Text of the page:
Tuesday, July 31, 2007

Backing into a CNR

I was working at Plan 9 in Albemarle Square this past Saturday and on two separate occasions, customers came in looking for Rodrigo y Gabriella. They wanted the disc because they heard it on the radio. Nothing unusually there – Charlottesville's blessed with a number of stations that play more than the usual Top 40.

In addition to WVTF and WMRA, the two public radio stations that deliver NPR news, classical music and some jazz, there's also the more eclectic WTJU and WNRN.

Usually, when folks come in asking for a classical piece, it's something they've heard on WVTF. If they're asking for anything else out of the ordinary, it's usually a track they've heard on WNRN – most often, the "Acoustic Sunrise" program.

This time, however, both customers heard the tune on WCNR – a new commercial radio station in town.

I have a lot of respect for Mike Friend, the founder of WNRN. When he was a volunteer at WTJU he offered up a number of ways for the station to grow, all of which were enthusiastically ignored. He took those ideas and started WNRN, which has become a real success story for this area (and several other areas as their coverage continues to grow). WNRN thrived while WTJU continues to just survive.

Mike recognized that no one was programming music for college students. 3WV used to before their album rock playlists became frozen in time. WTJU used to as well until DJs ranged further and further afield – some to distance themselves from "popular" music – and left their audience behind.

WNRN's programming served the twenty-something audience and serves it well. Eventually, someone took notice and WCNR arrived. Make no mistake about it – WCNR is out to eat WNRN's lunch.

And they have a slight advantage – they're a commercial station. WNRN is non-commercial, which means their underwriting is limited by the rules laid down by the FCC.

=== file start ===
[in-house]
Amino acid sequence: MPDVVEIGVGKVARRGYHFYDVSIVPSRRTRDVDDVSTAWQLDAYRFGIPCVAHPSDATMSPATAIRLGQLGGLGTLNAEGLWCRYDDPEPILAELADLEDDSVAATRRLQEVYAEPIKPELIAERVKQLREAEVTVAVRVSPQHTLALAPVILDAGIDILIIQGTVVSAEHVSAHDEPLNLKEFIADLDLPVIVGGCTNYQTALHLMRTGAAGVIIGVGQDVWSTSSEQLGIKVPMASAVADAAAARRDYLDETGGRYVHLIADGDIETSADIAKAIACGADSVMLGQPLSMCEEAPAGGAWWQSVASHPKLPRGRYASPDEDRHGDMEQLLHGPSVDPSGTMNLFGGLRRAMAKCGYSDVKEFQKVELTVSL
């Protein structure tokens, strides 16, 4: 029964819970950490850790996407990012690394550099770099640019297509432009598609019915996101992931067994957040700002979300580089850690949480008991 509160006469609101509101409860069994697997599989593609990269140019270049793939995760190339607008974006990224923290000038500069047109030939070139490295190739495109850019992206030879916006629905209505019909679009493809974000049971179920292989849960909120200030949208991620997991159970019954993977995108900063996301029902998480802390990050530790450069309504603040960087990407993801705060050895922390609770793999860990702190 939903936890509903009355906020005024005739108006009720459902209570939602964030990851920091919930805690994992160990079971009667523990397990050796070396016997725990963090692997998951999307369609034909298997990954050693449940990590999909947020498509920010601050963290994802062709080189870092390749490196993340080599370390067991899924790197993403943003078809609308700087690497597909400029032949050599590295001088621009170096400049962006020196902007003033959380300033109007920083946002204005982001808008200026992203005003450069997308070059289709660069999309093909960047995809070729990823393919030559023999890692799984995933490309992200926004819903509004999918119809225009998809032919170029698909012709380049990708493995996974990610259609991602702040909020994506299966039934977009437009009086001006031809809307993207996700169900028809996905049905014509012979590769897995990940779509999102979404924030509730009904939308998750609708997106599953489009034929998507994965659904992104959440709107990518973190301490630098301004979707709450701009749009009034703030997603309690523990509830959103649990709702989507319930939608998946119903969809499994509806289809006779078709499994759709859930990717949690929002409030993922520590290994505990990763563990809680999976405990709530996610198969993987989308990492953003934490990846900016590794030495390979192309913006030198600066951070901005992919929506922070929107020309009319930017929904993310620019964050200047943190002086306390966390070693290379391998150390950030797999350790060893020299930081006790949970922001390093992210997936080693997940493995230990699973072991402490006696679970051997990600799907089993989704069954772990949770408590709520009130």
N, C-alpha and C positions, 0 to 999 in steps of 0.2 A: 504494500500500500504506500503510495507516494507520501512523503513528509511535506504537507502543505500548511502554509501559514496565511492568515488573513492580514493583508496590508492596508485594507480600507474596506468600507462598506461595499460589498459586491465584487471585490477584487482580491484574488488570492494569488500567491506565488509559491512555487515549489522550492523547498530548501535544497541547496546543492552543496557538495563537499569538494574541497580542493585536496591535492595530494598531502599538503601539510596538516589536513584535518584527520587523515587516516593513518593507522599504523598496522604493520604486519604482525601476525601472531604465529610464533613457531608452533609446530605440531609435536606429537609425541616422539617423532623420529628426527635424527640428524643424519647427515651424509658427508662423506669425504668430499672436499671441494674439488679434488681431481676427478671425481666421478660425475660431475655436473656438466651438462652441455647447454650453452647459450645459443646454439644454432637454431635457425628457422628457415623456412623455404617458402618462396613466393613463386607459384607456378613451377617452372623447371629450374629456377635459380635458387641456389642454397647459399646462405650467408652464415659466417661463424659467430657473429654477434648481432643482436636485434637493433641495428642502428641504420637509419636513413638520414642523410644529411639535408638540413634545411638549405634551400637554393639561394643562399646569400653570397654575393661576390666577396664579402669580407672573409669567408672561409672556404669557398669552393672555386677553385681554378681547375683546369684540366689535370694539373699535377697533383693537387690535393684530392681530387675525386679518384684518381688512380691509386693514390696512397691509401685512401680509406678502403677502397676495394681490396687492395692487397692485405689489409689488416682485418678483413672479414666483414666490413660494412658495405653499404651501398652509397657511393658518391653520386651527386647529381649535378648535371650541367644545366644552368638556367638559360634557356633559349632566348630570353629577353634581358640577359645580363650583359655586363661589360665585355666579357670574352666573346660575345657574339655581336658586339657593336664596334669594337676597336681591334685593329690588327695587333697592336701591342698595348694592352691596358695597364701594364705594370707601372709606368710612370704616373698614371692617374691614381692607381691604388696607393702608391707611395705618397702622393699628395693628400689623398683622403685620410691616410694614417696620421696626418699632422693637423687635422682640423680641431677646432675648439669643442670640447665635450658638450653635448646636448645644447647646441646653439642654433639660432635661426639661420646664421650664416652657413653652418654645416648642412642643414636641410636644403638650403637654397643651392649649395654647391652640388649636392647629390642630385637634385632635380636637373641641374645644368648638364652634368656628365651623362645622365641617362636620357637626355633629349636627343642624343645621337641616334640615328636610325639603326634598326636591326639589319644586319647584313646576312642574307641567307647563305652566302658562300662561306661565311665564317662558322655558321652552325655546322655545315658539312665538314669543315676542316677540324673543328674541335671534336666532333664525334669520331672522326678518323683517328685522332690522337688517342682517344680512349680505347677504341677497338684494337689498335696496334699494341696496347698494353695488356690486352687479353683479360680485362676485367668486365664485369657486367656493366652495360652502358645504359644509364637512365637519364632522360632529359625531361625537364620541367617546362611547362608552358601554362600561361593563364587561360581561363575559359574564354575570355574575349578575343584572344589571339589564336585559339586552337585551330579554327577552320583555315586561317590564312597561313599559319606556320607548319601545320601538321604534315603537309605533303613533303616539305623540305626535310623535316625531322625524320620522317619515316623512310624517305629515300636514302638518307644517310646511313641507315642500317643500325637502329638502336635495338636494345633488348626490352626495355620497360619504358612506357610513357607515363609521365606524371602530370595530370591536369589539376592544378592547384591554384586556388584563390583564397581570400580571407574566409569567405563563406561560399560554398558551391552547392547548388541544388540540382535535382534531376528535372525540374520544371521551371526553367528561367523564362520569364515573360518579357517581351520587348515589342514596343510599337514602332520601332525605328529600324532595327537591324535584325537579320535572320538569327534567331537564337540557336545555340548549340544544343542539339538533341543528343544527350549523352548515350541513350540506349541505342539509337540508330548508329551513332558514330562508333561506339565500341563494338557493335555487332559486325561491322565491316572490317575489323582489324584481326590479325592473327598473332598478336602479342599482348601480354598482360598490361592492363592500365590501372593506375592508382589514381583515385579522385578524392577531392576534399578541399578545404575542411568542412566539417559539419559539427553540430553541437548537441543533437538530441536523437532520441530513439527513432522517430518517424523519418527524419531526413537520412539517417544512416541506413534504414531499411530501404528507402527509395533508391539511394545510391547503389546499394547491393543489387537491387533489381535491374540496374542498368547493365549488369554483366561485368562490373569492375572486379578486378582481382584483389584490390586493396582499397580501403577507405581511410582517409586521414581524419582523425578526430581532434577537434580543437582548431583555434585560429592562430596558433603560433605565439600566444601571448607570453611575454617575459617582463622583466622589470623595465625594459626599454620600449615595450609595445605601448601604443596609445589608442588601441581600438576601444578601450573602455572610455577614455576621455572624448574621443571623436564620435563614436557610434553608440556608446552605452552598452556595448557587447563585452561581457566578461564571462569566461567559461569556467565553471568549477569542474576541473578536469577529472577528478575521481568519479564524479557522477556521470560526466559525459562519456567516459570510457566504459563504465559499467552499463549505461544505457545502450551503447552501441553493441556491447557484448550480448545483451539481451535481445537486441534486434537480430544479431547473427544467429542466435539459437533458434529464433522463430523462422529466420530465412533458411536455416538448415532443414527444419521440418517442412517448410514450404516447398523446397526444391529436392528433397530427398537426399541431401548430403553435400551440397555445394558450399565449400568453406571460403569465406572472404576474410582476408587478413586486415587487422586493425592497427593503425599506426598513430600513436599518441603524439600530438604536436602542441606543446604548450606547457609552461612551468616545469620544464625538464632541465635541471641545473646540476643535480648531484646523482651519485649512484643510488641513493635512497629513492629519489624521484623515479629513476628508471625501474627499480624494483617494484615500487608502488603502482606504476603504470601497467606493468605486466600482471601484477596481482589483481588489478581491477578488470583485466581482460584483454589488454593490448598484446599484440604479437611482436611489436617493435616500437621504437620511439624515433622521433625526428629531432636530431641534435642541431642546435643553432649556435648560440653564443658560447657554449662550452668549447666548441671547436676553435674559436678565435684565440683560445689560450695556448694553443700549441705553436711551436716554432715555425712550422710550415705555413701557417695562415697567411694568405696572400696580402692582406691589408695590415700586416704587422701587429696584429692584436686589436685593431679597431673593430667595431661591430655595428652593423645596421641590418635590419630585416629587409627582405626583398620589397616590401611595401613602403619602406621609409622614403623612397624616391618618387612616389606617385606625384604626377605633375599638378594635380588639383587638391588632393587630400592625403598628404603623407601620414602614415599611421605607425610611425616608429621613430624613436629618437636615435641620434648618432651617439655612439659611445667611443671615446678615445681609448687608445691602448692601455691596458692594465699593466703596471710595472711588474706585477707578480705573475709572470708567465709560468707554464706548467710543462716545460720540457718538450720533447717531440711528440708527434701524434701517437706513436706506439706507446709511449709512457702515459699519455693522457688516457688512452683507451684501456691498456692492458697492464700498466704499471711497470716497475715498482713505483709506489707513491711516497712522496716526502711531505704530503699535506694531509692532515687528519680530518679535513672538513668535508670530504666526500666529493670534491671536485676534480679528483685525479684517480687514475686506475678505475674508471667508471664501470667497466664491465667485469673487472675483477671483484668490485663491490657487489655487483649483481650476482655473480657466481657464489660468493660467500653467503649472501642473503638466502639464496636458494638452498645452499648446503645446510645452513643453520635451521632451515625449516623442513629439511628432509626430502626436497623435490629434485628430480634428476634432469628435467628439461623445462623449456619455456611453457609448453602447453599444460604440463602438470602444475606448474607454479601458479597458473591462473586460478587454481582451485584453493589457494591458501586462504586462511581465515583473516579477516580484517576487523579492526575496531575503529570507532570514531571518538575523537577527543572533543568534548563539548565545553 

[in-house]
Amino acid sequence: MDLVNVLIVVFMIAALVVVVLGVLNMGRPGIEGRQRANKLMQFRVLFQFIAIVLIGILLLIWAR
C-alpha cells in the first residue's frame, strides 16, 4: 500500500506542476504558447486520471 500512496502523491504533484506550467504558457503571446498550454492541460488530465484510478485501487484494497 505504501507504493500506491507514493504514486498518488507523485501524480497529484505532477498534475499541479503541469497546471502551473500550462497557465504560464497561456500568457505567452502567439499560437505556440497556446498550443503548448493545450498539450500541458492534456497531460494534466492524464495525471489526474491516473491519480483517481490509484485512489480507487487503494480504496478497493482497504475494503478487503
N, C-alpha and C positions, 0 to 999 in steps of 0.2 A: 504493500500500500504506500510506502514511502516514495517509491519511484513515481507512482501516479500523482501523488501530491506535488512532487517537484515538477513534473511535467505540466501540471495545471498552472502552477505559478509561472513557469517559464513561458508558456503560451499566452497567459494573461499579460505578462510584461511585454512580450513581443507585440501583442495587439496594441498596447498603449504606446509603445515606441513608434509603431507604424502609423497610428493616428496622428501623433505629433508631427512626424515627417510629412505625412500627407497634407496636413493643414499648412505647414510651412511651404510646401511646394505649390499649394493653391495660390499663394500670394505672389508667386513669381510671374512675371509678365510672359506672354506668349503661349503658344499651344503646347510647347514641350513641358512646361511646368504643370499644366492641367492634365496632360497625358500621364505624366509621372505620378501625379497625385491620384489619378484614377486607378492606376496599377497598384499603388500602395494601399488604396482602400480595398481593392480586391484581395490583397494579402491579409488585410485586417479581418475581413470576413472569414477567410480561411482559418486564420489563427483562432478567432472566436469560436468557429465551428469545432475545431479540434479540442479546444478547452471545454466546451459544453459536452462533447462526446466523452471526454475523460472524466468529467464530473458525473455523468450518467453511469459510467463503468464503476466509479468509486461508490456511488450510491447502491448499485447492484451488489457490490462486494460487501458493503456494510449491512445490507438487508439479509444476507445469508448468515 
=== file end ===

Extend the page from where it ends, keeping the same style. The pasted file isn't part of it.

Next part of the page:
1) No calls to action – you can't say "come on down," "call now" or other phrases that prompt action.
2) No reference to prices – you can't say "on sale" or "only $5.99" or "free" or anything like that.
3) No superlatives – you can't say "best ribs in town" or "lowest prices on air conditioners," "widest selection" or any other similar descriptors like you can in an ad.
4) No inducements to buy – you can't talk about special sales happening this weekend, or how every Thursday's ladies night.

So for local business (especially restaurants and bars), commercial radio can potentially be more attractive than non-commercial radio from an ad standpoint.

But this isn't a one-sided struggle. WNRN has been around for some time and has built a large and loyal audience. Plus, they already enjoy good relationships with many of the businesses WCNR is trying to woo.

So were the two customers that came into Plan 9 the first crack in the dam, or just two blips on the radar that mean nothing?

I don't have an answer, but it was something that got my attention.

- Ralph


  1. I didn't think I would, because I tend to not like commercial stations, but I love The Corner, and now listen to it all the time, and not to WNRN.

    Why? Probably because of the fact that I'm no longer the 20-something to which NRN is geared - I'm in my early 30s, and I tend to like hearing the stuff I've grown up hearing, as well as new and interesting stuff, and I hate the hard crap they play on NRN. (I'm a curmudgeon, I guess.) The Corner really does have an awesome, diverse, good playlist. All the time. It doesn't change to rap at night and to fiddle-time in the mornings.

    I continue to listen to WTJU at times, for the specific shows I like (when I can remember they are on). But NRN? not so much. I don't need it, I don't miss it.

    I like diversity, though, so I hope all of the stations stick around.

  2. Excellent point. I think the "Acoustic Sunrise" also appeals to an older demographic, and I suspect WCNR has been paying close attention to what appeals to that audience as well!

  3. If HD-Radio were a true mass medium, WNRN would also face competition from WVTF, which I believe has plans to put a AAA feed out over 89.2. They may already be doing it, but, I don't have an HD-Radio.

  4. Good point. Of course, WNRN could split off its various formats into different HD Radio channels as well.

  5. If anyone knows, you might know. Are HD Radios selling in Charlottesville? In Virginia?

    Me, my next "radio" will surely be a wi-fi radio.

  6. By all accounts (outside of the HD Radio Alliance) HD Radio is DOA. The public radio conference I just attended had an HD Radio session, and even though they were upbeat, the panel strongly urged stations to stream their digital channels.

    I think WiFi (and perhaps WiMax) is the way forward. Which makes the SoundExchange's effort to throttle Internet radio in its cradle even more wrong-headed.

    - Ralph